Vim/Neovim — Managing Multiple Projects

Managing multiple projects from Vim/Neovim.

Photo by Sigmund on Unsplash


Normally I work on multiple projects on a daily basis. Most projects are under a common folder and I will be switching among projects from time to time. For Emacs users, projectile makes it very easy for project management and navigation. Using projectile, I can switch projects and fuzzy find files easily. For Vim/Neovim, we also have few options available.

I will be using the dotfiles I developed in my previous article for the walk through.

Tab and Session

The default Vim way is to use tabs for multiple projects. You can create 1 tab for each project.

And to save the session, you can use the built-in session commands (:h session) and then restore the session each time you restart Vim.

You can also use plugins, e.g. vim-startify or vim-obsession to make this process easier.



telescope-project.nvim is an extension for telescope.nvim that allows you to switch projects.

Under lua/plugins.lua, add the following line to install it.

-- Project
use { 'nvim-telescope/telescope-project.nvim' }

Run :luafile % and :PackerInstall to install it.

In plugin/telescope.vim, add the following line for the key binding.

nnoremap <silent> <leader>fp :Telescope project<CR>

Press <leader>fp now to bring out the Telescope project window.

telescope-project window

From here it gets a bit interesting. Press <ESC> to go into Normal mode and you can use the following keys now.

  • d: delete currently selected project
  • c: create a project (defaults to your git root if used inside a git project, otherwise will use your current working directory)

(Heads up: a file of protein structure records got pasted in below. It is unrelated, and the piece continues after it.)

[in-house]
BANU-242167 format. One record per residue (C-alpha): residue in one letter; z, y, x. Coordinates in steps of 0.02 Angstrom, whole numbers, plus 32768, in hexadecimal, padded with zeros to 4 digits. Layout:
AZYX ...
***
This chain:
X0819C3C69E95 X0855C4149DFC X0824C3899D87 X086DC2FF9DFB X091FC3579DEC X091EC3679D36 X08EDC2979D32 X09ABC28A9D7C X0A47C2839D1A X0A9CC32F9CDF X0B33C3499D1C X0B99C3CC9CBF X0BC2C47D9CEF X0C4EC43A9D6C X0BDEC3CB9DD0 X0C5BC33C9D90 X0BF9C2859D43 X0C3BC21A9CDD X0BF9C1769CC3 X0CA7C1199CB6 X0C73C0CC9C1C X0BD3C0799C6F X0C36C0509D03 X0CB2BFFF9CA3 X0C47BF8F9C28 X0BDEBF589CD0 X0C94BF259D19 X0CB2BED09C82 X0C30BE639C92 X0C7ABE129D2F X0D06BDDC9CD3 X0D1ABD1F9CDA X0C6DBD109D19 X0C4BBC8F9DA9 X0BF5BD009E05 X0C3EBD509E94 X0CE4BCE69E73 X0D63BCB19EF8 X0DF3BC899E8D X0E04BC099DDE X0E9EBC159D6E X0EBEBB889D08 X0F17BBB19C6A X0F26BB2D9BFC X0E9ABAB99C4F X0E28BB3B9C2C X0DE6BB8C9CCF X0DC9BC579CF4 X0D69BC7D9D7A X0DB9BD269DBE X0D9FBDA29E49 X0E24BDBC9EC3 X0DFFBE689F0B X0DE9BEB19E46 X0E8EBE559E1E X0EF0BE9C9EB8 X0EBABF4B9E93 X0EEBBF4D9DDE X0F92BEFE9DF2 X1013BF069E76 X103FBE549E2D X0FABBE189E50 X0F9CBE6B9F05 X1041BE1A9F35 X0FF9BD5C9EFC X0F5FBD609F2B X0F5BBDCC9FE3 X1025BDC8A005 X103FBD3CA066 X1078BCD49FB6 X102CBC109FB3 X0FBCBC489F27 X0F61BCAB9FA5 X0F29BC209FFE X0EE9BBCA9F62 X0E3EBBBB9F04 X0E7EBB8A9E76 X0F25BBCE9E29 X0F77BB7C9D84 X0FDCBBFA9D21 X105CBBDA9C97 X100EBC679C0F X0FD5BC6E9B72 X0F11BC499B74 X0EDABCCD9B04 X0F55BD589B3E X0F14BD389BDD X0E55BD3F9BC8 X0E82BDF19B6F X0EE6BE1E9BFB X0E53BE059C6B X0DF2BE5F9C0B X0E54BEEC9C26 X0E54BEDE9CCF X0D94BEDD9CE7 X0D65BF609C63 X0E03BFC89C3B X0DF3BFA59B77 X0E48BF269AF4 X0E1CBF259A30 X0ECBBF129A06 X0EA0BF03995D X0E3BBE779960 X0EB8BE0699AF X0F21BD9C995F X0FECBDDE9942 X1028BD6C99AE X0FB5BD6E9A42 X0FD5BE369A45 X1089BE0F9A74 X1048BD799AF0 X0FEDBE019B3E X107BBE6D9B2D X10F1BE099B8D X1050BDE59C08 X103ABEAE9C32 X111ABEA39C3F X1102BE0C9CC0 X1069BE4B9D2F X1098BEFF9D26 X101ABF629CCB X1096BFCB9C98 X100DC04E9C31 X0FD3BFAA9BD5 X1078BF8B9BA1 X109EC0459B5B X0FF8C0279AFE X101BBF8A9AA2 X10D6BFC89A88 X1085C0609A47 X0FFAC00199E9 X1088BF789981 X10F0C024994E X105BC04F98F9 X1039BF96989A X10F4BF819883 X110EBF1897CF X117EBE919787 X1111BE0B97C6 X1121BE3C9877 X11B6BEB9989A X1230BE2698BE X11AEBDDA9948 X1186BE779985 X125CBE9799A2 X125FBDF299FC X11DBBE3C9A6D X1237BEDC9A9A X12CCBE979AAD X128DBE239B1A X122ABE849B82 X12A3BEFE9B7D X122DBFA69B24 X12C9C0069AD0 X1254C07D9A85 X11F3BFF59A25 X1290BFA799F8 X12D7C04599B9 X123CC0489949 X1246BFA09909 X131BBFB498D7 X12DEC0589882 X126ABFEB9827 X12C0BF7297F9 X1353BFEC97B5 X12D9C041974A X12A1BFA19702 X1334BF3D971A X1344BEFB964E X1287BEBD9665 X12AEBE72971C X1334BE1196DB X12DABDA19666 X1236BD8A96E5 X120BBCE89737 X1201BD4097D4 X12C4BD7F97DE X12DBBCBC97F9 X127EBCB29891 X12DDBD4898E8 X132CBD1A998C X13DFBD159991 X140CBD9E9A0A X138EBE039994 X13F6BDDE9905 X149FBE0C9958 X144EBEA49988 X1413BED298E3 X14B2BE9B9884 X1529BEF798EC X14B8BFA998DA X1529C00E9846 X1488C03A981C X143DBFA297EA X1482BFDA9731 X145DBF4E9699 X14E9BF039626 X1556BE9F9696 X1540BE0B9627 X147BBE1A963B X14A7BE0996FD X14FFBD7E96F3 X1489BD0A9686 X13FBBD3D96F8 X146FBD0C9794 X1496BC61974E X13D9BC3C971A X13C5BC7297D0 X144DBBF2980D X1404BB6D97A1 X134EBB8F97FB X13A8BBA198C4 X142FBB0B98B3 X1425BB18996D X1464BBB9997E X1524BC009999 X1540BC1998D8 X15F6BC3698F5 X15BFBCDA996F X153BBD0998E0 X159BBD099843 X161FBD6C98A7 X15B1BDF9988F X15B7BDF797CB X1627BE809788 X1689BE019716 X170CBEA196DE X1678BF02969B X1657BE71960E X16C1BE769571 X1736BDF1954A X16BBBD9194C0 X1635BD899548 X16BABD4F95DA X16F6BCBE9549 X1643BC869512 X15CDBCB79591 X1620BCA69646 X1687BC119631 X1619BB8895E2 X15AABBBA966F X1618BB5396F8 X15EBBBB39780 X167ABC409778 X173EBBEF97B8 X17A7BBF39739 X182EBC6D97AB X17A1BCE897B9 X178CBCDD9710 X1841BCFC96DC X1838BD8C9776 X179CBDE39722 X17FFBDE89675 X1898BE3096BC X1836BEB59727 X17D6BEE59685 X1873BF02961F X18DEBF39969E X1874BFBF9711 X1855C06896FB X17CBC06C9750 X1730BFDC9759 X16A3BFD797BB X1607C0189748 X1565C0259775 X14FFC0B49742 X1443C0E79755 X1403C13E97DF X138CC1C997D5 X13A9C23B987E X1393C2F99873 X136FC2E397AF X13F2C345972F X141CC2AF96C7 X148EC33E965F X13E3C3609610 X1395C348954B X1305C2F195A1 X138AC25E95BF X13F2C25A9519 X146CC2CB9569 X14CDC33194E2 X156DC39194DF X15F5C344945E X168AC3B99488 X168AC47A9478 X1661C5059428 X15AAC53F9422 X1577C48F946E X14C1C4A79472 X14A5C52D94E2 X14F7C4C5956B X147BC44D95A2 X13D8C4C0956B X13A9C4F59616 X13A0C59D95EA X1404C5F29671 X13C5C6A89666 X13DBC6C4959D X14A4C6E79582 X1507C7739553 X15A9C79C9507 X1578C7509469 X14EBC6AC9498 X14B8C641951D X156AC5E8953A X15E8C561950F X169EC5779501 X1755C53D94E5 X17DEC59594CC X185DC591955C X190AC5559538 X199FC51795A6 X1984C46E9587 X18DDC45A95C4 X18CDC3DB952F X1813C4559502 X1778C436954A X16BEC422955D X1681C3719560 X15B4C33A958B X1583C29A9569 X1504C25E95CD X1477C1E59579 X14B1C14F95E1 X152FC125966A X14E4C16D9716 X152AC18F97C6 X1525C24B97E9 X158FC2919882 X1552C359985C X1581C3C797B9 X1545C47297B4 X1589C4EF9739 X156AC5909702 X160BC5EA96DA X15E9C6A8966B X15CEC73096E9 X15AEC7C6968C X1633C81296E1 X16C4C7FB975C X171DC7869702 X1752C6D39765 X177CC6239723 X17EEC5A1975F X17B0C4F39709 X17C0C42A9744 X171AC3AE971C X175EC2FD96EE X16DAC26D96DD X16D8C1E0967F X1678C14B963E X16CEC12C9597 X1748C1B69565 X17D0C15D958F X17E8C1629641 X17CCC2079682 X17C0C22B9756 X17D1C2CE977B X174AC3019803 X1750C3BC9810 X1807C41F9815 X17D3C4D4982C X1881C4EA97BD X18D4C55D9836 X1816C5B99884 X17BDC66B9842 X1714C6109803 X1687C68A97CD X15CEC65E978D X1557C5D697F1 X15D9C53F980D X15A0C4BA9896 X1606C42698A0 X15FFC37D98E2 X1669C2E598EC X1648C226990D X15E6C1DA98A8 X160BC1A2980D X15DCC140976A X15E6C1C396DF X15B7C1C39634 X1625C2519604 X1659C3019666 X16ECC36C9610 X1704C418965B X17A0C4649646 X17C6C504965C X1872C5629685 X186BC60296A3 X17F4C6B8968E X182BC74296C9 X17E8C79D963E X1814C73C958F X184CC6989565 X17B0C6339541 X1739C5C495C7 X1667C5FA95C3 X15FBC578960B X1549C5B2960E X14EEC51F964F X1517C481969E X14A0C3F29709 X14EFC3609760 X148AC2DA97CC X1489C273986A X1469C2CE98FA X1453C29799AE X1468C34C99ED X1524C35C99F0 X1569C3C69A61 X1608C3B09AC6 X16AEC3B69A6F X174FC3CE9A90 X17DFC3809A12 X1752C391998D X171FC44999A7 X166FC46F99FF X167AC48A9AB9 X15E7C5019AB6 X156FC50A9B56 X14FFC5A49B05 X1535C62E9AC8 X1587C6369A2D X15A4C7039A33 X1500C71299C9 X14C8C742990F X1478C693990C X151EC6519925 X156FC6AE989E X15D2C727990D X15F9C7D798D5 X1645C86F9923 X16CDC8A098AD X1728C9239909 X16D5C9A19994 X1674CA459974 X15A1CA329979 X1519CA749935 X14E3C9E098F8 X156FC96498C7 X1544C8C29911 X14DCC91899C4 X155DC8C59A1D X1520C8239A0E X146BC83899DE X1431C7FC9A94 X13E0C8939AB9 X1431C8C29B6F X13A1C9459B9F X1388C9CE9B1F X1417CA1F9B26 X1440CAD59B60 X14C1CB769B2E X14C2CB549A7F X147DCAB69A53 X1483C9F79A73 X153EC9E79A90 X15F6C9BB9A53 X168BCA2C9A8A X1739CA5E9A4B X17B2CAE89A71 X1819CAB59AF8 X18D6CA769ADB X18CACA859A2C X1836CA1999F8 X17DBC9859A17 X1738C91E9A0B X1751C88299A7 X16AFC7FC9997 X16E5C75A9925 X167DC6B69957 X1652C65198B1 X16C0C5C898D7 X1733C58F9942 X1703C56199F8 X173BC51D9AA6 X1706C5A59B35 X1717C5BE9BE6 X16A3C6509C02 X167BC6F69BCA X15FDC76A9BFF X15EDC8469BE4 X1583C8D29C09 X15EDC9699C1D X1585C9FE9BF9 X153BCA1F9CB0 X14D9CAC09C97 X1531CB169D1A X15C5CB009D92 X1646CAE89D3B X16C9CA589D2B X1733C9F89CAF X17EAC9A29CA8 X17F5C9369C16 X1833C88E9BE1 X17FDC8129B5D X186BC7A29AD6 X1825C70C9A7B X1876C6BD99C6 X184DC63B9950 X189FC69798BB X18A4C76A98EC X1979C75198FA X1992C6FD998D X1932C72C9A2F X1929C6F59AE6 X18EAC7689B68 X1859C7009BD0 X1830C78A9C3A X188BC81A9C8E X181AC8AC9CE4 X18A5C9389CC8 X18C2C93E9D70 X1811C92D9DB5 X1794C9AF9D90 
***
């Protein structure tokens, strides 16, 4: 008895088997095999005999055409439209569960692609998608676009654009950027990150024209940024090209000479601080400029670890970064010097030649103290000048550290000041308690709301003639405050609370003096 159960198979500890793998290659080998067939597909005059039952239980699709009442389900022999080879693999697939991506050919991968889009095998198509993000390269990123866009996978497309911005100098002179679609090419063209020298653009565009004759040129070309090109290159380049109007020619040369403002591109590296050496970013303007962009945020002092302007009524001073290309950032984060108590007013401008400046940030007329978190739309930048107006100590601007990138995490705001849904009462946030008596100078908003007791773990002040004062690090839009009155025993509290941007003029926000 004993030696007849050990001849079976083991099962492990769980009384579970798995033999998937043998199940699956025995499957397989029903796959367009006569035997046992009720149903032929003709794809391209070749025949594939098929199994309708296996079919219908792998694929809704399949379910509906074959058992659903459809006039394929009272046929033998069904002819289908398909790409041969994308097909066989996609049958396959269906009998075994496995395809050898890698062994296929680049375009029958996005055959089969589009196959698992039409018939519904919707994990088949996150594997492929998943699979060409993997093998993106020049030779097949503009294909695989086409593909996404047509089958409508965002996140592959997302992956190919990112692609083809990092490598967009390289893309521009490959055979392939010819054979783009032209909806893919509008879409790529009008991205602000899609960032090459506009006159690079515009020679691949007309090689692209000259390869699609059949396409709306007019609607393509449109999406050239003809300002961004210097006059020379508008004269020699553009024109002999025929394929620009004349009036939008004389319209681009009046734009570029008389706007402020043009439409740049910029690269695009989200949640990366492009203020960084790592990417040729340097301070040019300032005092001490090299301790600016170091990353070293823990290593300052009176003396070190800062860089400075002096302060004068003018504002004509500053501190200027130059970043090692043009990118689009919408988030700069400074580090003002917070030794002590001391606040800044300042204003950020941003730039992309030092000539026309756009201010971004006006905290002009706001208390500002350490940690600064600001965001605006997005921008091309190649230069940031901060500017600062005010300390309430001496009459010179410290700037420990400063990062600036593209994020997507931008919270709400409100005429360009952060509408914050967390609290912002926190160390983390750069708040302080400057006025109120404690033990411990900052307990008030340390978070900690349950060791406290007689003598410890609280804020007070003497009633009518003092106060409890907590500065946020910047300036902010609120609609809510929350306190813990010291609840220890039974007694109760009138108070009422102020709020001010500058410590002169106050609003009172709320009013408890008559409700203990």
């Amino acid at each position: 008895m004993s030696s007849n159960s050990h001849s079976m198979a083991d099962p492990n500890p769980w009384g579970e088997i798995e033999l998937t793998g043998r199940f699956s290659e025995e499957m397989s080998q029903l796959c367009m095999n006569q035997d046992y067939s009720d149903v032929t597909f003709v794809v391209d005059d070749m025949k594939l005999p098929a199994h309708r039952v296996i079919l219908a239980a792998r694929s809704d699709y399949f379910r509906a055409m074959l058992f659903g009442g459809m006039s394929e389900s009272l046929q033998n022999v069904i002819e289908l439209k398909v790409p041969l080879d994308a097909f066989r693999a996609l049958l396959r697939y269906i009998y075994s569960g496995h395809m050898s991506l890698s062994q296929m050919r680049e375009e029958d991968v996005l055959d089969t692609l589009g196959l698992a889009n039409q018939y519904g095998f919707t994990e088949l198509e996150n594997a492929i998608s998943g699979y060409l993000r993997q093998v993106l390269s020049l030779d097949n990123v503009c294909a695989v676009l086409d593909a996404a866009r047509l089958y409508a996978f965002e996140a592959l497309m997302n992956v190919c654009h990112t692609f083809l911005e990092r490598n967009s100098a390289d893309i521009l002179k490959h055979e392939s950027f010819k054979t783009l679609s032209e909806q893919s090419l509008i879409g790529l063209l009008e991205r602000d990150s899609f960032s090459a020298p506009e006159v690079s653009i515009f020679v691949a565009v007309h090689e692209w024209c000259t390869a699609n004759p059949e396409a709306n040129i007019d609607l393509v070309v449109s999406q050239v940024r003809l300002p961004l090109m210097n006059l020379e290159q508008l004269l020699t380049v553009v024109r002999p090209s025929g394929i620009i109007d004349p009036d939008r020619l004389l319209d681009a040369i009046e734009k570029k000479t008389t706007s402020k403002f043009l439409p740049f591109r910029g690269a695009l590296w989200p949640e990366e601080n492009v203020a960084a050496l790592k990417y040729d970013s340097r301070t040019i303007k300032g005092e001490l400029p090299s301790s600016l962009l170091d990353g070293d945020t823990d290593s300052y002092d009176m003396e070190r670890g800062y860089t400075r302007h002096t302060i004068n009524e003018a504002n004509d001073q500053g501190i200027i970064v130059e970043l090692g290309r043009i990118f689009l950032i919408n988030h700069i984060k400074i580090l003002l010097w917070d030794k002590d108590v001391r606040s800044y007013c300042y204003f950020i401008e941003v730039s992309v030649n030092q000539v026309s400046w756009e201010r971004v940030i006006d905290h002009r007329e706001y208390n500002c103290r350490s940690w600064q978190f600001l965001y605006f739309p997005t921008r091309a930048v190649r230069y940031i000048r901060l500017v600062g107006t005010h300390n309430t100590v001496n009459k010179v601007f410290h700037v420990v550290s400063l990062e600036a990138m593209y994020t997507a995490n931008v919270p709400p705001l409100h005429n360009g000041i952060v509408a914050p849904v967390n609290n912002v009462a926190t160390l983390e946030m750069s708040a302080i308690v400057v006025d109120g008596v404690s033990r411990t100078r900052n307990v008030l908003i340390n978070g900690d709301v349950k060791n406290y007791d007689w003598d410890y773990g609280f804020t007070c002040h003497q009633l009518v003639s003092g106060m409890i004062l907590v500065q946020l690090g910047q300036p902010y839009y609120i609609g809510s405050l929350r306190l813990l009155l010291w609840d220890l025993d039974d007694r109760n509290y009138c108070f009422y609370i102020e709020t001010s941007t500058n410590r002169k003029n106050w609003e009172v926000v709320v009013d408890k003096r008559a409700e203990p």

• s: search inside files within your project
  • w: change to the selected project’s directory without opening it
  • f: find a file within your project (this works the same as <CR>)

So whenever you are in a Git project, press c and the folder will get added to the list.

You can then switch between multiple projects/folders, perform fuzzy searching and open any files easily.

To help searching for projects to add for the first time, I also define the following custom telescope function in lua/config/telescope.lua

M.switch_projects = function() 
require("telescope.builtin").find_files ({
prompt_title = "< Switch Project >",
cwd = "$HOME/workspace/development/",

And the key mapping in plugin/telescope.vim

nnoremap <silent> <leader>fx :lua require('config.telescope').switch_projects()<CR>

If the project is not in telescope-project list, I will first search for the file by pressing <Leader>fx. Once I open the file, I can then add the project folder to telescope-project.

For this to work, you may want to set autochdir or use vim-rooter. I use vim-rooter in my setup.

This is definitely a useful plugins to manage multiple projects.


Vim-CtrlSpace is a plug-in for managing

  • your tabs, buffers, files,
  • workspaces (sessions),
  • bookmarks for your favorite projects

Under lua/plugins.lua, add the following line to install it.

use { 'vim-ctrlspace/vim-ctrlspace' }

Run :luafile % and :PackerInstall to install it.

Restart Vim and now when you press Control-Space you should see a window appear at the bottom of your screen.

vim-ctrlspace window

Press ? and you can see all the key bindings.

vim-ctrlspace key bindings

Press B and you will be asked for the project directory to bookmark.

Bookmark a Project Folder
vim-ctrlspace fuzzy search

Now with the bookmarks, you can easily switch projects and perform fuzzy search (use the O command).

There are many more features this plugin provides which you can explore on your own.


If you are using fzf.vim, you can add the following key mapping. Do change the folder accordingly.

nnoremap <silent> <C-Space> :call fzf#run(fzf#wrap({'source': 'find $HOME/workspace/development -maxdepth 2 -type d'}))<CR>

Here I am mapping Control-Space to use fzf to open a list of folders under my project folder.

fzf — Search Folder

Once I select the folder I can then use fzf again to open a particular file in the the folder.

You may want to combine this with vim-rooter to change the working directory to the project root when you open a file or directory.


These are the methods that I find helpful to manage multiple projects. With this, I can easily switch and work on multiple projects without leaving Vim.

Do also check out the following articles.

Programmer and occasional blogger.

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